Percy Seward, Appellant, v. Terrell Don Hutto, Commissioner, Arkansas Department Ofcorrection, Appellee, 525 F.2d 1024 (8th Cir. 1975)

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U.S. Court of Appeals for the Eighth Circuit - 525 F.2d 1024 (8th Cir. 1975) Submitted Nov. 5, 1975. Decided Nov. 19, 1975

Percy Seward, pro se.

Jim Guy Tucker, Atty. Gen., and Robert A. Newcomb, Asst. U.S. Atty., Little Rock, Ark., for appellee.

Before HEANEY, BRIGHT and ROSS, Circuit Judges.


This appeal by Percy Seward, a prisoner at the Cummins unit of the Arkansas prison system, is from an order of dismissal of his civil rights complaint entered by Judge Eisele on July 2, 1975. The petitioner's complaint raised essentially two issues: First, that he was being improperly treated for tuberculosis, and secondly, that he had been placed in confinement with tubercular inmates thus exposing him to the disease.

Judge Eisele found that the petition was frivolous since Seward admitted therein that he had been examined by the prison physician who stated there was nothing wrong with him. Judge Eisele further stated that

(i)n light of this, the petition exhibits a mere disagreement between the inmate and the prison physician as to what is necessary and proper for his medical care. Such matters, in the absence of allegations of intentional neglect or mistreatment, should be left to the medical judgment of the prison physician. Terry v. Campbell, et al. (505 F.2d 735), No. 74-1126, 8th Cir., April 3, 1974, and Ellingburg v. Lloyd, 491 F.2d 729 (728) (8th Cir. 1974).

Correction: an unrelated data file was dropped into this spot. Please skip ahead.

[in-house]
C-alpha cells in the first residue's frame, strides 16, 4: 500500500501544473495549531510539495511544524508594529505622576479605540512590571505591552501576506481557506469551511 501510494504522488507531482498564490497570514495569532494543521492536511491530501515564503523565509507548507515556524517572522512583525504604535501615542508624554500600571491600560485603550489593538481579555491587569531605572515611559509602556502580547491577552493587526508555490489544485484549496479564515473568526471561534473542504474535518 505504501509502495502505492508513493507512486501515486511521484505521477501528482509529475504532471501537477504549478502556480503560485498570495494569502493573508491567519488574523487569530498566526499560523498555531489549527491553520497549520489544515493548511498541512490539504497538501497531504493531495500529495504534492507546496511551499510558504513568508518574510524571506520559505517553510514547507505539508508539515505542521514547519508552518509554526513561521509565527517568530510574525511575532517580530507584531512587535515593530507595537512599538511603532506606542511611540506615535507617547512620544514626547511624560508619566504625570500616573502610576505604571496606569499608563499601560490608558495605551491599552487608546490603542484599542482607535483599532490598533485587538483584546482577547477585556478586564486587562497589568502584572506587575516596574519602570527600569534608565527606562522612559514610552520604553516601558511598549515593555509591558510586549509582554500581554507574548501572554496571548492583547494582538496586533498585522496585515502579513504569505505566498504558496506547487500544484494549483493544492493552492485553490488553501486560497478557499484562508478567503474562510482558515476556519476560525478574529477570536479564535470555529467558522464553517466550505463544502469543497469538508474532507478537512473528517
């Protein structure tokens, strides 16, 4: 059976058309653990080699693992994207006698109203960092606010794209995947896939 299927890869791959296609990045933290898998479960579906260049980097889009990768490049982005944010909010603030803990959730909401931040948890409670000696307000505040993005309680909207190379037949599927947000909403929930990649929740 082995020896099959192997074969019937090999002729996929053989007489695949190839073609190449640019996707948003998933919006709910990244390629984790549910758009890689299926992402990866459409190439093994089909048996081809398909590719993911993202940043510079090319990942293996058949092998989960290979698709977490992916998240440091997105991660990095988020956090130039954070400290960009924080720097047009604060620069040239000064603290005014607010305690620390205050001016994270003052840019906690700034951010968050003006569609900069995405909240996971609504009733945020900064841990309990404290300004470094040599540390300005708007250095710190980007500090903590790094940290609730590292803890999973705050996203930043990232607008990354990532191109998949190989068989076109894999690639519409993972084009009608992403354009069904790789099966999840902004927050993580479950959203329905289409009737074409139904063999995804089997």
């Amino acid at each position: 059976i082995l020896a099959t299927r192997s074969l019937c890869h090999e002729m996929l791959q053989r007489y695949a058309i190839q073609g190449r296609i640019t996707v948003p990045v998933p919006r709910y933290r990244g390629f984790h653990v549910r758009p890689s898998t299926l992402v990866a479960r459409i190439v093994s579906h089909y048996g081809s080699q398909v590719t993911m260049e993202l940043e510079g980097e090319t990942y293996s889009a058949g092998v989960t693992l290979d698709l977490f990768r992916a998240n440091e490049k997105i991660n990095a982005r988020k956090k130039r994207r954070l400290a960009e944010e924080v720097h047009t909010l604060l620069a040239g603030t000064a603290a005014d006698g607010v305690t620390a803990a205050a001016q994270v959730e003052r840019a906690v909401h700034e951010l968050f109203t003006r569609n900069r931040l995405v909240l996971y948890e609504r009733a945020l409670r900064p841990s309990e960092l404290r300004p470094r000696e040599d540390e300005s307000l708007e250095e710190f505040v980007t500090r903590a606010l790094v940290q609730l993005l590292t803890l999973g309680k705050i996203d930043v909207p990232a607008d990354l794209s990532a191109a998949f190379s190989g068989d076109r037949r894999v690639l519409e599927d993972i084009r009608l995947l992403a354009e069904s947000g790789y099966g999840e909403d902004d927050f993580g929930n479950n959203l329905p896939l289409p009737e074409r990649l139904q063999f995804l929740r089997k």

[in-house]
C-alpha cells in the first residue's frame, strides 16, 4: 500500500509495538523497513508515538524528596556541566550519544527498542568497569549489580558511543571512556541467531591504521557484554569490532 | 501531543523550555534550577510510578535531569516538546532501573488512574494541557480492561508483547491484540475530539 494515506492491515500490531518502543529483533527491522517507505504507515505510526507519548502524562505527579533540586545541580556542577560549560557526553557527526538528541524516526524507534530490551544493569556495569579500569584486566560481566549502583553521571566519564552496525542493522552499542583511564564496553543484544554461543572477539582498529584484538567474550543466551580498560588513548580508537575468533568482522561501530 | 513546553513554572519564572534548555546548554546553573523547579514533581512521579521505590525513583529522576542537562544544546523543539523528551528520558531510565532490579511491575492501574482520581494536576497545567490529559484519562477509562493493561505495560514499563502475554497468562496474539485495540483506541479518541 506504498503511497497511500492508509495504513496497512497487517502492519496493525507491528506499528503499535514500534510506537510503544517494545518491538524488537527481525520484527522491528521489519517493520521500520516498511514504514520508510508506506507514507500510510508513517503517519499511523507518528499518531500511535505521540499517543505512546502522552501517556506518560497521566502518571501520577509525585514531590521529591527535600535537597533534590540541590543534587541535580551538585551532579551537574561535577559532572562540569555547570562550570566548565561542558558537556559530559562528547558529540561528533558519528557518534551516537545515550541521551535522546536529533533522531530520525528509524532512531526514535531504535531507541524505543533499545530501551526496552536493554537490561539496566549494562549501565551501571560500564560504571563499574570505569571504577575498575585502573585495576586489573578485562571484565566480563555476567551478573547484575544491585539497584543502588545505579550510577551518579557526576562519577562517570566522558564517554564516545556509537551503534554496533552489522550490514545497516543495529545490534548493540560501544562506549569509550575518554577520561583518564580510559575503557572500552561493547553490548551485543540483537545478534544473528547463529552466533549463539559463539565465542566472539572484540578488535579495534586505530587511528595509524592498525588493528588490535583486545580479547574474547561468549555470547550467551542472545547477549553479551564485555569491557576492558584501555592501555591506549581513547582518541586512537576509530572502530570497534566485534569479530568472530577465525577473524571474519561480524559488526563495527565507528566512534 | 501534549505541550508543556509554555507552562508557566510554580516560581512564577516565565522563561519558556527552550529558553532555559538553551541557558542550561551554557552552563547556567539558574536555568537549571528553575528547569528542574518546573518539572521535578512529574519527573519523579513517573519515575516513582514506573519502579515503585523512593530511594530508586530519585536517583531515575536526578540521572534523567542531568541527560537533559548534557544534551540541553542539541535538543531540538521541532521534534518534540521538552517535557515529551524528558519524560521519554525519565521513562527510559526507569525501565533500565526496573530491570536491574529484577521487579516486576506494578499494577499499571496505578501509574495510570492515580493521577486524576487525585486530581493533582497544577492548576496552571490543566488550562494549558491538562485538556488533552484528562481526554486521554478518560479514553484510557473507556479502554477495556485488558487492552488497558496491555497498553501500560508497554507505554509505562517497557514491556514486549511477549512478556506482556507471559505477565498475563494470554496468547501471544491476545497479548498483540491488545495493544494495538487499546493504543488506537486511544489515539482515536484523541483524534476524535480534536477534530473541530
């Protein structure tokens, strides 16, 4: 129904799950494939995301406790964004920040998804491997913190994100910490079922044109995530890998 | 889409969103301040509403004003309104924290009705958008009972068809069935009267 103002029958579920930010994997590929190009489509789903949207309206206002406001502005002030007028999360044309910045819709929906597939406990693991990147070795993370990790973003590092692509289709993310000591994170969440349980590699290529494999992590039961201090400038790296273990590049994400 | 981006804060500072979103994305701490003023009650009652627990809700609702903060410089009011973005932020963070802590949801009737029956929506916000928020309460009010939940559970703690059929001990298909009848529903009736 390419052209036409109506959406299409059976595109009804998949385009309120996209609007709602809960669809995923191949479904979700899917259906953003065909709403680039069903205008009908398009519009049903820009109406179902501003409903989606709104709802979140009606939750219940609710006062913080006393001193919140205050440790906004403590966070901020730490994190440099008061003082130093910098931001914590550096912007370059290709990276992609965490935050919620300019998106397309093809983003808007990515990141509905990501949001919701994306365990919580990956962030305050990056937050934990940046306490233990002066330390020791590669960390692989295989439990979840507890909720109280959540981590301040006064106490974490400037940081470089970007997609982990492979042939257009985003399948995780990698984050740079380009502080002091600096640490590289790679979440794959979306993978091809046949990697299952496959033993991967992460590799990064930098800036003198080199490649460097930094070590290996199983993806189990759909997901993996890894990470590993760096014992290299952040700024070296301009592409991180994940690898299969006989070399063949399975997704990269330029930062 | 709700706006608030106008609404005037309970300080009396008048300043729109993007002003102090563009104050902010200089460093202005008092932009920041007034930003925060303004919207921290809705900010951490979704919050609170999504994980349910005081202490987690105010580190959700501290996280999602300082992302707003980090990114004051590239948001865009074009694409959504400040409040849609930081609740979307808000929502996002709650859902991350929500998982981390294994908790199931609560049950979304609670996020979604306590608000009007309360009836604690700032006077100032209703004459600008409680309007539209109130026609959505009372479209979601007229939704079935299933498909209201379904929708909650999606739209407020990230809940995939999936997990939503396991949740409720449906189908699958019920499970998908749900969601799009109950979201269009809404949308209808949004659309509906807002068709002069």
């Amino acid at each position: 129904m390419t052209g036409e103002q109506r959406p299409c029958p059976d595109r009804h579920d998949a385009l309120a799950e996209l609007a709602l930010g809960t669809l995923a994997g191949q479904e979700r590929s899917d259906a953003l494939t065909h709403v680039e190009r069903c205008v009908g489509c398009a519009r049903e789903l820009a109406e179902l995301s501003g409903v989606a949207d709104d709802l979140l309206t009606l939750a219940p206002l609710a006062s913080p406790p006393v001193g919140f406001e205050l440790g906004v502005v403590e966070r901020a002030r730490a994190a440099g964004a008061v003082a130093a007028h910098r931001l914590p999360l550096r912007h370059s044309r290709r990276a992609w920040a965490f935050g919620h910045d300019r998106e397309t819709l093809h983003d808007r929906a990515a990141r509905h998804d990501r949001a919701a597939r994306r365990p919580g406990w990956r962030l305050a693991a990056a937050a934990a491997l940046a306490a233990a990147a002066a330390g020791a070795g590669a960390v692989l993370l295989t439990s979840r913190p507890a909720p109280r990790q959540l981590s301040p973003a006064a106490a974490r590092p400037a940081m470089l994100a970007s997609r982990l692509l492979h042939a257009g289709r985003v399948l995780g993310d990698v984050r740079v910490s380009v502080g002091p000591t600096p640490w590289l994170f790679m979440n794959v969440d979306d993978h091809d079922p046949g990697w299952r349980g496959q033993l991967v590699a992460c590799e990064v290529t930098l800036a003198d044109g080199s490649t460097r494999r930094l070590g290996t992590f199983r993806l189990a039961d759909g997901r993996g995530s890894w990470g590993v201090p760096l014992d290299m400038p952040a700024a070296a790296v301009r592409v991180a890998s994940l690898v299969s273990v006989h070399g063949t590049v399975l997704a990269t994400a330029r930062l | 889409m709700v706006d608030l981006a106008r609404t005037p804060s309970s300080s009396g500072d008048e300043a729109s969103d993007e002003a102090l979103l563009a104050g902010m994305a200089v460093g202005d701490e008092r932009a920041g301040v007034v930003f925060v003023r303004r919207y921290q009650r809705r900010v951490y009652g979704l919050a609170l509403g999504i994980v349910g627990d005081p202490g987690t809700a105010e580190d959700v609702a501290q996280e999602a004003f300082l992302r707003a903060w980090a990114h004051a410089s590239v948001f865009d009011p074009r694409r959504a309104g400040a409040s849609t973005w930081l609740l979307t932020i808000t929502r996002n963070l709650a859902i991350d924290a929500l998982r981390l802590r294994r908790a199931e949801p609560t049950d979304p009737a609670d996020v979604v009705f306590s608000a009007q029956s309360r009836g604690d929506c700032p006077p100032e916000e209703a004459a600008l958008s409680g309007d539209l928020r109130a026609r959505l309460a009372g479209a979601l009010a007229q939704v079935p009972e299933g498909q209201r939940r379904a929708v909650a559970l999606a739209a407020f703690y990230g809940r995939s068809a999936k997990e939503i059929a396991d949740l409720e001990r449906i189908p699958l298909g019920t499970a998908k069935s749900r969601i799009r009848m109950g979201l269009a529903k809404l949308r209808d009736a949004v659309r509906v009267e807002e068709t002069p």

As to this first issue, we affirm on the basis of Judge Eisele's reasoning set forth above.

As to the second issue, we note that the complaint could be read broadly to assert that Seward suffers a substantial risk of contracting tuberculosis from other inmates sick with that disease and not kept isolated from the general prison population. The district court apparently did not consider such a question to have been fairly raised by the pleadings.

In Finney v. Arkansas Board of Correction, 505 F.2d 194 (8th Cir. 1974), we directed that the district court for the Eastern District of Arkansas continue to exercise jurisdiction over the Arkansas correctional system since prison conditions therein, although improved, still did not meet constitutional standards. As pertinent here, we said:

In addition the district court found that many inmates have serious physical ailments which render confinement in the ordinary penal institution unbearable for them and, in the case of contagious diseases, dangerous for others. The district court found that deficiencies have existed and continue to exist but that 'the Department has done the best that it could in the area of medical services with the resources at its command.' (Holt v. Hutto) 363 F. Supp. (194) at 200 (D.C.Ark.1973). We find the problem to be much more complex and serious than this, and assuming the deficiencies are of a constitutional nature, we again cannot agree that lack of funds or facilities justify lack of competent medical care.

Id. at 202.

The district court is already under an obligation in Finney to take steps to afford a remedy for inadequacies in general conditions of medical care in the Arkansas prisons, including isolating contagious patients from the general prison population. Thus, we find it unnecessary to construe Seward's claim as asserting anything more than a dispute with his physician over proper medical treatment.

The judgment of dismissal is affirmed.